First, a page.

State Surveyor makes four recommendations for San Juan and Grand counties border survey

by Rhett Sifford
Recommendations for the re-monumentation of the San Juan County – Grand County boundary took top priority at the Oct. 9 County Commission business meeting. The report was presented by Utah State Cadastral Surveyor Sean Fernandez and San Juan County Surveyor Sam Cantrell ahead of expected growth in Spanish Valley. Two-thirds of Spanish Valley lies within Grand County, with the southern third located in San Juan County.
Fernandez said the county boundary has been unclear for several years and has recently become more of an issue with development creeping up on both sides. He said that the State of Utah established codes in 2005 that gave the State Surveyor the responsibility to help clarify issues such as boundary disputes and that his services were engaged because Grand County does not have a surveyor.
Fernandez recommended that both county commissions agree upon a common boundary as quickly as possible to avoid complications with future development. County Liaison Jerry McNeely pointed out that growth will occur very rapidly once sewer and water is in place on the San Juan County portion of Spanish Valley. County Commissioner Bruce Adams agreed and stressed the county’s need to plan effectively so, “we are not caught out when things start to develop.”
Fernandez reported that the Utah Supreme Court decided in 1962 that the county boundary should be located along a specified latitude of 38 degrees, 30 minutes north. Based on the ruling, San Juan County Surveyor Donald (Chap) Blake and Grand County Surveyor George (Hub) Newell, in cooperation with the Utah state engineer, undertook a field survey from 1962 through 1965 to monument the boundary of the two counties on the ground. During the survey, some monuments were either set or found to be set in the wrong locations.
During the summer of 2017, the San Juan County Survey Department conducted a retracement survey of the 1962 Blake and Newell county boundary survey and found a total of 33 monuments. 20 of the monuments have markings designating them as county boundary monuments.
Of those 20, six were found to be erroneously set and one in Spanish Valley was found to be completely obliterated. The remaining 13 monuments are United States Coast and Geodetic Survey triangulation station monuments that were never meant to identify the county boundary.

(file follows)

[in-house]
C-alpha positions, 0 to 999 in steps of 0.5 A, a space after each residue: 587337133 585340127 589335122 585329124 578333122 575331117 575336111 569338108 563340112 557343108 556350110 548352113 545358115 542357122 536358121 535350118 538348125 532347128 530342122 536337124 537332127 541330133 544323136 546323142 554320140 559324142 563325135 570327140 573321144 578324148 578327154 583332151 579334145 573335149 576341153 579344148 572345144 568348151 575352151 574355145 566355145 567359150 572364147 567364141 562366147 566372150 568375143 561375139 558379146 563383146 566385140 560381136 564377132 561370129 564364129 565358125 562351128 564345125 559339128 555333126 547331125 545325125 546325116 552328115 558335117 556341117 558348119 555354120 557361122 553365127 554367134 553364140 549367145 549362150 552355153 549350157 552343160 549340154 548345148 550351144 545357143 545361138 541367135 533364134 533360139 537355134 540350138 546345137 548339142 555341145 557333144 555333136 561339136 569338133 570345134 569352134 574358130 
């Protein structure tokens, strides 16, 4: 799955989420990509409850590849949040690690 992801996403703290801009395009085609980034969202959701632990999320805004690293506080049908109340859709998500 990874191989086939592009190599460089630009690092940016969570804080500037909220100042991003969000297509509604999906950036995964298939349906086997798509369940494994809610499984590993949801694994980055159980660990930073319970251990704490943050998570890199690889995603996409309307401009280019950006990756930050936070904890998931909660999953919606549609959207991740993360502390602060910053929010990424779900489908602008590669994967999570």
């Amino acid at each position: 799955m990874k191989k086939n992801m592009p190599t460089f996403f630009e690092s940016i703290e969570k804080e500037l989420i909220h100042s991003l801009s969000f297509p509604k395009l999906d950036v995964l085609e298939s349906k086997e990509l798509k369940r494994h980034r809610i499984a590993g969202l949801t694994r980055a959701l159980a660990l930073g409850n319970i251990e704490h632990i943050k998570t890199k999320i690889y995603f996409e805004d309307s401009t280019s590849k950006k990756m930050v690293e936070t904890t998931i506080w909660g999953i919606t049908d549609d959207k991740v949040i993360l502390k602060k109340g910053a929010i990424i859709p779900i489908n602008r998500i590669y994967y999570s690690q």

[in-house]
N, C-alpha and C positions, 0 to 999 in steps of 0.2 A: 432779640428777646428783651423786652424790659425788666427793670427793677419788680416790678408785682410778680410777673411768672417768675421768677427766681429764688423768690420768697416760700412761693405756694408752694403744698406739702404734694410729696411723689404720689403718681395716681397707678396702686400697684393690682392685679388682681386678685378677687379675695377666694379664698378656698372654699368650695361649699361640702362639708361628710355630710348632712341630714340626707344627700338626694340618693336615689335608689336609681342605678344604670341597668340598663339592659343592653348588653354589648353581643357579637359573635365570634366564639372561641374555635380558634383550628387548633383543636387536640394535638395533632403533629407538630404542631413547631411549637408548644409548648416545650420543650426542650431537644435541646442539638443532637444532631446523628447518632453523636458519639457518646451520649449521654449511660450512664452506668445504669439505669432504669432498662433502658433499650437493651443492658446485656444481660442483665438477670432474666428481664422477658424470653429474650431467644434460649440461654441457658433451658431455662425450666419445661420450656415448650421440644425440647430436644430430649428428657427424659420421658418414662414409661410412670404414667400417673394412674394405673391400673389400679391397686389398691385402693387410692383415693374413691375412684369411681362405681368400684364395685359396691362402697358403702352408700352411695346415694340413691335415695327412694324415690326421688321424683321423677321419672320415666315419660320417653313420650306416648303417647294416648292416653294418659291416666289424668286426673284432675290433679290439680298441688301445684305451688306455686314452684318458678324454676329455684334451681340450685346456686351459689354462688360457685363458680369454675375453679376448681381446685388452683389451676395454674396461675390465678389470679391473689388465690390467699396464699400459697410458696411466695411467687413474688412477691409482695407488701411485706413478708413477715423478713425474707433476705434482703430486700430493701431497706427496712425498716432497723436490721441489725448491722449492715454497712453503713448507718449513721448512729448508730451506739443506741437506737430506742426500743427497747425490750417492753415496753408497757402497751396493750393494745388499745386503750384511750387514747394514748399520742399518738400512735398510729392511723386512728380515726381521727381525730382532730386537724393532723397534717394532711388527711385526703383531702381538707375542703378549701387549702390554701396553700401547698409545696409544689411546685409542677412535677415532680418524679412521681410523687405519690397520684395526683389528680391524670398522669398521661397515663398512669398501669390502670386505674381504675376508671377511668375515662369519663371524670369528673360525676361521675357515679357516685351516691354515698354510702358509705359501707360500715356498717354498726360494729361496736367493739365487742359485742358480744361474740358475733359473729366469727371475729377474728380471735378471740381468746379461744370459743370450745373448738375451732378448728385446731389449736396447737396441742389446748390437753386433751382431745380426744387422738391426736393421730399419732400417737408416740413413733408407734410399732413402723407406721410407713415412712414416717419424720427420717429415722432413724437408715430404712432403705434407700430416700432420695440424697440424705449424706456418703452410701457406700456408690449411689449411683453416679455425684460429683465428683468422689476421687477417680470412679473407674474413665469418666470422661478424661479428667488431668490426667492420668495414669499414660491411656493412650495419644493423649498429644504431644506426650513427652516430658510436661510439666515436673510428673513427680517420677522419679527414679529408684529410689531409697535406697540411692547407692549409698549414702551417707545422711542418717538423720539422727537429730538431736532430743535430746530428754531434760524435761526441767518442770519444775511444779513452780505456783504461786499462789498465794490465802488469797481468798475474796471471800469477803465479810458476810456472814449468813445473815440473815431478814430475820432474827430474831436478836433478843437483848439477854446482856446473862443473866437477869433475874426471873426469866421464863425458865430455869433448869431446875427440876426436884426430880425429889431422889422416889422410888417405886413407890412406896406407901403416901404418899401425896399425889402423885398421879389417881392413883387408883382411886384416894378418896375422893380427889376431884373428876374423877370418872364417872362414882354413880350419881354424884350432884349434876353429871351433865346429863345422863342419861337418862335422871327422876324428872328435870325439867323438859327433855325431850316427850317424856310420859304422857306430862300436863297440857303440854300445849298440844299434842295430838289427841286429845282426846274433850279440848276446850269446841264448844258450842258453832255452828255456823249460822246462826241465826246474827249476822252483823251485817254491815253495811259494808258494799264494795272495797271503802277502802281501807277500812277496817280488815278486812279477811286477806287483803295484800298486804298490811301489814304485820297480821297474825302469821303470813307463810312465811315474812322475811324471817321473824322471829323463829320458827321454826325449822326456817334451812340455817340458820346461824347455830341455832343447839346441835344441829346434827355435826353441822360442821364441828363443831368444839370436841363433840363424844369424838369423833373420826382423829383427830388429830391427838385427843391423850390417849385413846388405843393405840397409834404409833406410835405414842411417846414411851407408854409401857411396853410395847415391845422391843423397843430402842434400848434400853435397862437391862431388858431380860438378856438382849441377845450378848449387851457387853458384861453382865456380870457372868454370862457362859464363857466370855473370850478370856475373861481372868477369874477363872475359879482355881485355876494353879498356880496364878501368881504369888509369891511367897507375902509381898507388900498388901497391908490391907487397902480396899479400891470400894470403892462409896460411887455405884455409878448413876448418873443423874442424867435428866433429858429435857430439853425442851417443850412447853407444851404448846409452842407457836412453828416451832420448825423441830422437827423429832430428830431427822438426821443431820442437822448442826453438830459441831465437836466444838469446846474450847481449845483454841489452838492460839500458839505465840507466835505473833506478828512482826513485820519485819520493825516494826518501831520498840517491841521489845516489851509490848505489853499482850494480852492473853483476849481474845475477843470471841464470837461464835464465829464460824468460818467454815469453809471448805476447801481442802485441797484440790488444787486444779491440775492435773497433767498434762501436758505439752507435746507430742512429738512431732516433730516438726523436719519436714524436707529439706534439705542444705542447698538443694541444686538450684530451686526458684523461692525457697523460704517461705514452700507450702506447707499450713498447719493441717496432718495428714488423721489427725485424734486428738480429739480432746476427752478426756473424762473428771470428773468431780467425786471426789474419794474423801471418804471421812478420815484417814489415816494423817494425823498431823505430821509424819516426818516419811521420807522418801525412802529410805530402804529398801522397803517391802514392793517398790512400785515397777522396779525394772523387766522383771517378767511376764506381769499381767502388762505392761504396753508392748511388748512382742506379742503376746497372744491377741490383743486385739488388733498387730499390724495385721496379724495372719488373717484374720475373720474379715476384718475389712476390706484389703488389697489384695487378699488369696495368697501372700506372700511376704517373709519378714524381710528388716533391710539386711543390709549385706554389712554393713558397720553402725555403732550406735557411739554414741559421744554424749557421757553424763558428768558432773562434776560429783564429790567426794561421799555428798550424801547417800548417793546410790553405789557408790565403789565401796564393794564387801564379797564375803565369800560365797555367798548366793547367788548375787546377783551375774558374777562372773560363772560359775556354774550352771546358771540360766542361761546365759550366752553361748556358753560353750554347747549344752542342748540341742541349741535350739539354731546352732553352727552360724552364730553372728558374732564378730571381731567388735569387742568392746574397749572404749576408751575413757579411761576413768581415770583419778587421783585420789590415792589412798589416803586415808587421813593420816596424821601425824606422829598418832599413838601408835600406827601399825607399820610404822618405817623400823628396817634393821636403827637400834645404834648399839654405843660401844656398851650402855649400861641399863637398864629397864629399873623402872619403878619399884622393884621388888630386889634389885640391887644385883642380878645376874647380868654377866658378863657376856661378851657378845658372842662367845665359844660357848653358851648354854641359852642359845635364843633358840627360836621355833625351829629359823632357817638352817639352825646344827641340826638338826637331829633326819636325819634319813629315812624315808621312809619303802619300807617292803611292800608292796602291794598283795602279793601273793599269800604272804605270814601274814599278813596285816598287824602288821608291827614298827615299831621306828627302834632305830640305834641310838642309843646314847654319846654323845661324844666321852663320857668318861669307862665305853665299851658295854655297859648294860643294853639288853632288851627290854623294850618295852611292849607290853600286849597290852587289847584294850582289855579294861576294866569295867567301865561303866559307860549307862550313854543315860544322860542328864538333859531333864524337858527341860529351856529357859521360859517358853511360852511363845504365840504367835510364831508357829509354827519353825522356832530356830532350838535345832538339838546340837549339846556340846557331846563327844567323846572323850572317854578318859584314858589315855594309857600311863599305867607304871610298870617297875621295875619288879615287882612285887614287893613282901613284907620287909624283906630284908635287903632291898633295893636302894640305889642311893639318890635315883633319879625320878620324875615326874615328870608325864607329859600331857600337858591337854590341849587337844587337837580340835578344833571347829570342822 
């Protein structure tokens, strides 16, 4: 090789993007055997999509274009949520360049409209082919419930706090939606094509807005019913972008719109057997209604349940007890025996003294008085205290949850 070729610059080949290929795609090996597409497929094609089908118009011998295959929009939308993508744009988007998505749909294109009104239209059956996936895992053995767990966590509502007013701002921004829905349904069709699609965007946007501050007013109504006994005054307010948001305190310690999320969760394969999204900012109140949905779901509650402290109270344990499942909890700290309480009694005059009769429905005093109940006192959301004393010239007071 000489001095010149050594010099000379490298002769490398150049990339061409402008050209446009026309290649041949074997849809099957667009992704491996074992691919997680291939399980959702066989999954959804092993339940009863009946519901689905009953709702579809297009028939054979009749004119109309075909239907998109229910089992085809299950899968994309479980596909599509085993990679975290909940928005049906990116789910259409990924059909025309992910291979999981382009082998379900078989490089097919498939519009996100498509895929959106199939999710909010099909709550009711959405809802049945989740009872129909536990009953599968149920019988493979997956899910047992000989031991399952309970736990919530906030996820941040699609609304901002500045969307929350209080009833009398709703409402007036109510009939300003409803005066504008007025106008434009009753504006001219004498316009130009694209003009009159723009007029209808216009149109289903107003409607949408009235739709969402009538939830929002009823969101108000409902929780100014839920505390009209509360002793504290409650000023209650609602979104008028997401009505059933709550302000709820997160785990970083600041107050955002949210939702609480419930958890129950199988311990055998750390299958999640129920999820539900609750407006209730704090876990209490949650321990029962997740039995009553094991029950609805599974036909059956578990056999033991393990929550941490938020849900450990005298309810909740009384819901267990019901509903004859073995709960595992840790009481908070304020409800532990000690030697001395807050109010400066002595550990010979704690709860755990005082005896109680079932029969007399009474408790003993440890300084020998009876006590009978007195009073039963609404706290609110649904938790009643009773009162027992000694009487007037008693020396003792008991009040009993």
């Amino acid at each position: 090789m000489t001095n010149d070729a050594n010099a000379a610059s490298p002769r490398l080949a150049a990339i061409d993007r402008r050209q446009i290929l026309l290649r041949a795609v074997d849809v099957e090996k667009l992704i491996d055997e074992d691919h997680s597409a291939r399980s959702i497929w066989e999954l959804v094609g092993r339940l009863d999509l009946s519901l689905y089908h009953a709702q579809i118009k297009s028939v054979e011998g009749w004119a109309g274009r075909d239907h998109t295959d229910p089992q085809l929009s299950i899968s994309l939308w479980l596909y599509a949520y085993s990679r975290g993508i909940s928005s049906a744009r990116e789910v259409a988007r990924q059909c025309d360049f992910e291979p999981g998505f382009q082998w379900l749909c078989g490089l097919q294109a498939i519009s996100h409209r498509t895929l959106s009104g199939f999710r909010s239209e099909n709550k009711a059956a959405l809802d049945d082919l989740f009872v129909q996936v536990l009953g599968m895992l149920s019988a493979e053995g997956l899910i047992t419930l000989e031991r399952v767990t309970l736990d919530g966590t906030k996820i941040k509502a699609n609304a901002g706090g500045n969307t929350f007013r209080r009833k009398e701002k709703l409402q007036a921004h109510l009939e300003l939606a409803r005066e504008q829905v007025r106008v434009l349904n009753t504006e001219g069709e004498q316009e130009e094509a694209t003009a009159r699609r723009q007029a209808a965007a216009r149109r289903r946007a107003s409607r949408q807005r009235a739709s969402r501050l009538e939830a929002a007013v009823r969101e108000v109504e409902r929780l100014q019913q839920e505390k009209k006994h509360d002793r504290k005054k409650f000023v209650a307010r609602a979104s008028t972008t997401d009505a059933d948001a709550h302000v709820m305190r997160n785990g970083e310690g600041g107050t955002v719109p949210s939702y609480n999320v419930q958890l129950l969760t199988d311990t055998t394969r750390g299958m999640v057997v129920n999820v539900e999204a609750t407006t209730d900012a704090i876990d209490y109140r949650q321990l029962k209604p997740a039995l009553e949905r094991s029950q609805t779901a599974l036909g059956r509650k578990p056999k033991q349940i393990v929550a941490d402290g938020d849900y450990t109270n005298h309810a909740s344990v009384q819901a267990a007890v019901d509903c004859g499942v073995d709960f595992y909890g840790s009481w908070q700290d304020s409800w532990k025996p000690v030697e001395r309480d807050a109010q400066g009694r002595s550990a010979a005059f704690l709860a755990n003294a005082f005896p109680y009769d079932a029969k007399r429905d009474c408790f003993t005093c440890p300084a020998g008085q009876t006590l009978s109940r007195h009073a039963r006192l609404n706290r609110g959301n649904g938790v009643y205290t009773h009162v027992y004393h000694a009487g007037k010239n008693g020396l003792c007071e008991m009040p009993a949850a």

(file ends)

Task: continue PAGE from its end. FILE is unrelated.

Fernandez said the uncertainty regarding the location of the county boundary has led to procedural errors in the creation of subdivisions in the area, which have in turn fueled controversy. He added the errors have caused problems with other county-related jurisdictional responsibilities such as taxation, voting, emergency and medical services, addressing, school districting, road ownership and maintenance.
Fernandez addressed four main areas of concern based on the investigation of the boundary issue: insufficient correct monument placement, the lack of public record documenting the location and findings of the county boundary, affected property owners’ awareness as to the location of the county boundary as it transects their property, and the potential lack of a mechanism in place to deal with jurisdictional issues.
He made four recommendations to provide solutions for each of the issues:
Recommendation number one: The 13 recovered Blake and Newell monuments will be held in their present locations to represent the two county surveyors’ best effort to monument the location for the San Juan – Grand County boundary at its legislatively intended position of Parallel 38 degrees, 30 minutes North Latitude.
Recommendation number two: Because there are so few monuments marking the extensive boundary, additional monumentation at approximate one-mile intervals needs to be physically set. Modern-day surveying techniques using global navigation satellite systems should be employed to accomplish this task.
Recommendation number three: A record of survey plat should be produced and provided to the Office of the Lieutenant Governor of the State of Utah. The survey plat should also be recorded in the Office of the County Surveyor and Recorder of each county.
Recommendation number four: The counties should provide public notice as to the time and location of any public meetings to discuss the proposed boundary action. Notice should also be provided as to the location of the recorded survey plat and accompanying documents.
The governing bodies of each county should, with the assistance of the Office of the Lieutenant Governor if necessary, create policies or intergovernmental agreements to deal with jurisdictional issues involving properties transected by the county boundary.
Fernandez pointed out that professionals from the surveying community and government helped develop the recommendations, but the decision as to whether the boundary is better delineated on the surface of the earth ultimately lies with the governing bodies of both San Juan and Grand counties.
The San Juan County Commissioners will meet again for their regularly scheduled meeting Oct. 23.

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